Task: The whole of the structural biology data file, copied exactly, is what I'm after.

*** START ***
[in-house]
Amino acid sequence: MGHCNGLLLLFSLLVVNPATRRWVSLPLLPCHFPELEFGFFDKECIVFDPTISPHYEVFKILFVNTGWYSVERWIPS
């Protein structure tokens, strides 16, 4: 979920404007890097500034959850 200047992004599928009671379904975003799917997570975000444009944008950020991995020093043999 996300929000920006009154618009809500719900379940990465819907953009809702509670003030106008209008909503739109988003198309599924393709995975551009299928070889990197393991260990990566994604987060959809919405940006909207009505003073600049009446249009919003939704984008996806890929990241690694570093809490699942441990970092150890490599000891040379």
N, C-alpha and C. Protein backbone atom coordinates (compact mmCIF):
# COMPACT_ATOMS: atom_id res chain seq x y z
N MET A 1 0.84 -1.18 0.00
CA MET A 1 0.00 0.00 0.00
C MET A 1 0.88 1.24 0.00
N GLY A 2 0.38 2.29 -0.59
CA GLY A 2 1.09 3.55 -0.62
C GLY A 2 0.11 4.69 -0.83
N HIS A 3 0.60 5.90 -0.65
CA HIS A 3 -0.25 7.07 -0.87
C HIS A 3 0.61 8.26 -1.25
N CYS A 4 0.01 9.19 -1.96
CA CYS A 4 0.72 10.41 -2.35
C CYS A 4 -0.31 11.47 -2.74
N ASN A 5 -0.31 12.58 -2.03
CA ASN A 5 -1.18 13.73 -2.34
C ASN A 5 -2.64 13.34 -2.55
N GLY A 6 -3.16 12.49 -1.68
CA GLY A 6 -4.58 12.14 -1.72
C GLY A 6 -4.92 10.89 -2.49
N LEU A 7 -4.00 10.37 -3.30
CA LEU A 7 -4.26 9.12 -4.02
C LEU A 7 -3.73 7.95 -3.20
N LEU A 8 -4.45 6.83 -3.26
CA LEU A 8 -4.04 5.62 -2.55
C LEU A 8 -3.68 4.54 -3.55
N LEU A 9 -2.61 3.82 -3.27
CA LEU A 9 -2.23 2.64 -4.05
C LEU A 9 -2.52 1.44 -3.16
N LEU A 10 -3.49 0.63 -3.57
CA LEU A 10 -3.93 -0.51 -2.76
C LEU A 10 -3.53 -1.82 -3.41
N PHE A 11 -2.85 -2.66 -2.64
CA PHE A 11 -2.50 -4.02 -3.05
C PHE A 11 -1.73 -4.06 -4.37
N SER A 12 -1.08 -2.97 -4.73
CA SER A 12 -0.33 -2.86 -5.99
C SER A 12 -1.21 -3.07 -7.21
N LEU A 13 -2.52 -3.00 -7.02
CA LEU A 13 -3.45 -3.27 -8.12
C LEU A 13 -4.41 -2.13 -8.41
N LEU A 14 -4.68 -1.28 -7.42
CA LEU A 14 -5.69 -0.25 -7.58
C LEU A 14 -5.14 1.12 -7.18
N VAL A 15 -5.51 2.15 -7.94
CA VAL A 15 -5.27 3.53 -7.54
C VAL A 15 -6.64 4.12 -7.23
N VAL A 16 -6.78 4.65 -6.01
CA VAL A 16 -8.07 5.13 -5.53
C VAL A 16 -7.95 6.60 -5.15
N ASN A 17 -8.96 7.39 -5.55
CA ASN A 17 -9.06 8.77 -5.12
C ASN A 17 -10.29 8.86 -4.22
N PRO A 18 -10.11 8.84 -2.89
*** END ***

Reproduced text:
[in-house]
Amino acid sequence: MGHCNGLLLLFSLLVVNPATRRWVSLPLLPCHFPELEFGFFDKECIVFDPTISPHYEVFKILFVNTGWYSVERWIPS
């Protein structure tokens, strides 16, 4: 979920404007890097500034959850 200047992004599928009671379904975003799917997570975000444009944008950020991995020093043999 996300929000920006009154618009809500719900379940990465819907953009809702509670003030106008209008909503739109988003198309599924393709995975551009299928070889990197393991260990990566994604987060959809919405940006909207009505003073600049009446249009919003939704984008996806890929990241690694570093809490699942441990970092150890490599000891040379």
N, C-alpha and C. Protein backbone atom coordinates (compact mmCIF):
# COMPACT_ATOMS: atom_id res chain seq x y z
N MET A 1 0.84 -1.18 0.00
CA MET A 1 0.00 0.00 0.00
C MET A 1 0.88 1.24 0.00
N GLY A 2 0.38 2.29 -0.59
CA GLY A 2 1.09 3.55 -0.62
C GLY A 2 0.11 4.69 -0.83
N HIS A 3 0.60 5.90 -0.65
CA HIS A 3 -0.25 7.07 -0.87
C HIS A 3 0.61 8.26 -1.25
N CYS A 4 0.01 9.19 -1.96
CA CYS A 4 0.72 10.41 -2.35
C CYS A 4 -0.31 11.47 -2.74
N ASN A 5 -0.31 12.58 -2.03
CA ASN A 5 -1.18 13.73 -2.34
C ASN A 5 -2.64 13.34 -2.55
N GLY A 6 -3.16 12.49 -1.68
CA GLY A 6 -4.58 12.14 -1.72
C GLY A 6 -4.92 10.89 -2.49
N LEU A 7 -4.00 10.37 -3.30
CA LEU A 7 -4.26 9.12 -4.02
C LEU A 7 -3.73 7.95 -3.20
N LEU A 8 -4.45 6.83 -3.26
CA LEU A 8 -4.04 5.62 -2.55
C LEU A 8 -3.68 4.54 -3.55
N LEU A 9 -2.61 3.82 -3.27
CA LEU A 9 -2.23 2.64 -4.05
C LEU A 9 -2.52 1.44 -3.16
N LEU A 10 -3.49 0.63 -3.57
CA LEU A 10 -3.93 -0.51 -2.76
C LEU A 10 -3.53 -1.82 -3.41
N PHE A 11 -2.85 -2.66 -2.64
CA PHE A 11 -2.50 -4.02 -3.05
C PHE A 11 -1.73 -4.06 -4.37
N SER A 12 -1.08 -2.97 -4.73
CA SER A 12 -0.33 -2.86 -5.99
C SER A 12 -1.21 -3.07 -7.21
N LEU A 13 -2.52 -3.00 -7.02
CA LEU A 13 -3.45 -3.27 -8.12
C LEU A 13 -4.41 -2.13 -8.41
N LEU A 14 -4.68 -1.28 -7.42
CA LEU A 14 -5.69 -0.25 -7.58
C LEU A 14 -5.14 1.12 -7.18
N VAL A 15 -5.51 2.15 -7.94
CA VAL A 15 -5.27 3.53 -7.54
C VAL A 15 -6.64 4.12 -7.23
N VAL A 16 -6.78 4.65 -6.01
CA VAL A 16 -8.07 5.13 -5.53
C VAL A 16 -7.95 6.60 -5.15
N ASN A 17 -8.96 7.39 -5.55
CA ASN A 17 -9.06 8.77 -5.12
C ASN A 17 -10.29 8.86 -4.22
N PRO A 18 -10.11 8.84 -2.89